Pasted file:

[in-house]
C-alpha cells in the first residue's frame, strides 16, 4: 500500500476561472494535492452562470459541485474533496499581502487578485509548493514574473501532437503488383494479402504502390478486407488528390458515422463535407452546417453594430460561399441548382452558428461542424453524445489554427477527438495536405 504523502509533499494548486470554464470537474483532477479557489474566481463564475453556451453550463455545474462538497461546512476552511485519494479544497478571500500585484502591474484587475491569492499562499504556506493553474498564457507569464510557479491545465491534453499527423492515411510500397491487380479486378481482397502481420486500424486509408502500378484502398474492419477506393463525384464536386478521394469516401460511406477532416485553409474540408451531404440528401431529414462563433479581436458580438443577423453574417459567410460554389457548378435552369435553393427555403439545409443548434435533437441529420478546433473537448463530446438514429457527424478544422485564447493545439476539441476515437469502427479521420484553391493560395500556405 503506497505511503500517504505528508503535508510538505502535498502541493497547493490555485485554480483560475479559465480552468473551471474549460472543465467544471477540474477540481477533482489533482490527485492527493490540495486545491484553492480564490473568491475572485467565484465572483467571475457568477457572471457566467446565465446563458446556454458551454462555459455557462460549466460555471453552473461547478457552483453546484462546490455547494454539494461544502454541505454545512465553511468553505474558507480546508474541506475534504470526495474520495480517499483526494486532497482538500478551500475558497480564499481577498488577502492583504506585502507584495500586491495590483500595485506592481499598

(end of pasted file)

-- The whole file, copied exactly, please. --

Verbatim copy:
[in-house]
C-alpha cells in the first residue's frame, strides 16, 4: 500500500476561472494535492452562470459541485474533496499581502487578485509548493514574473501532437503488383494479402504502390478486407488528390458515422463535407452546417453594430460561399441548382452558428461542424453524445489554427477527438495536405 504523502509533499494548486470554464470537474483532477479557489474566481463564475453556451453550463455545474462538497461546512476552511485519494479544497478571500500585484502591474484587475491569492499562499504556506493553474498564457507569464510557479491545465491534453499527423492515411510500397491487380479486378481482397502481420486500424486509408502500378484502398474492419477506393463525384464536386478521394469516401460511406477532416485553409474540408451531404440528401431529414462563433479581436458580438443577423453574417459567410460554389457548378435552369435553393427555403439545409443548434435533437441529420478546433473537448463530446438514429457527424478544422485564447493545439476539441476515437469502427479521420484553391493560395500556405 503506497505511503500517504505528508503535508510538505502535498502541493497547493490555485485554480483560475479559465480552468473551471474549460472543465467544471477540474477540481477533482489533482490527485492527493490540495486545491484553492480564490473568491475572485467565484465572483467571475457568477457572471457566467446565465446563458446556454458551454462555459455557462460549466460555471453552473461547478457552483453546484462546490455547494454539494461544502454541505454545512465553511468553505474558507480546508474541506475534504470526495474520495480517499483526494486532497482538500478551500475558497480564499481577498488577502492583504506585502507584495500586491495590483500595485506592481499598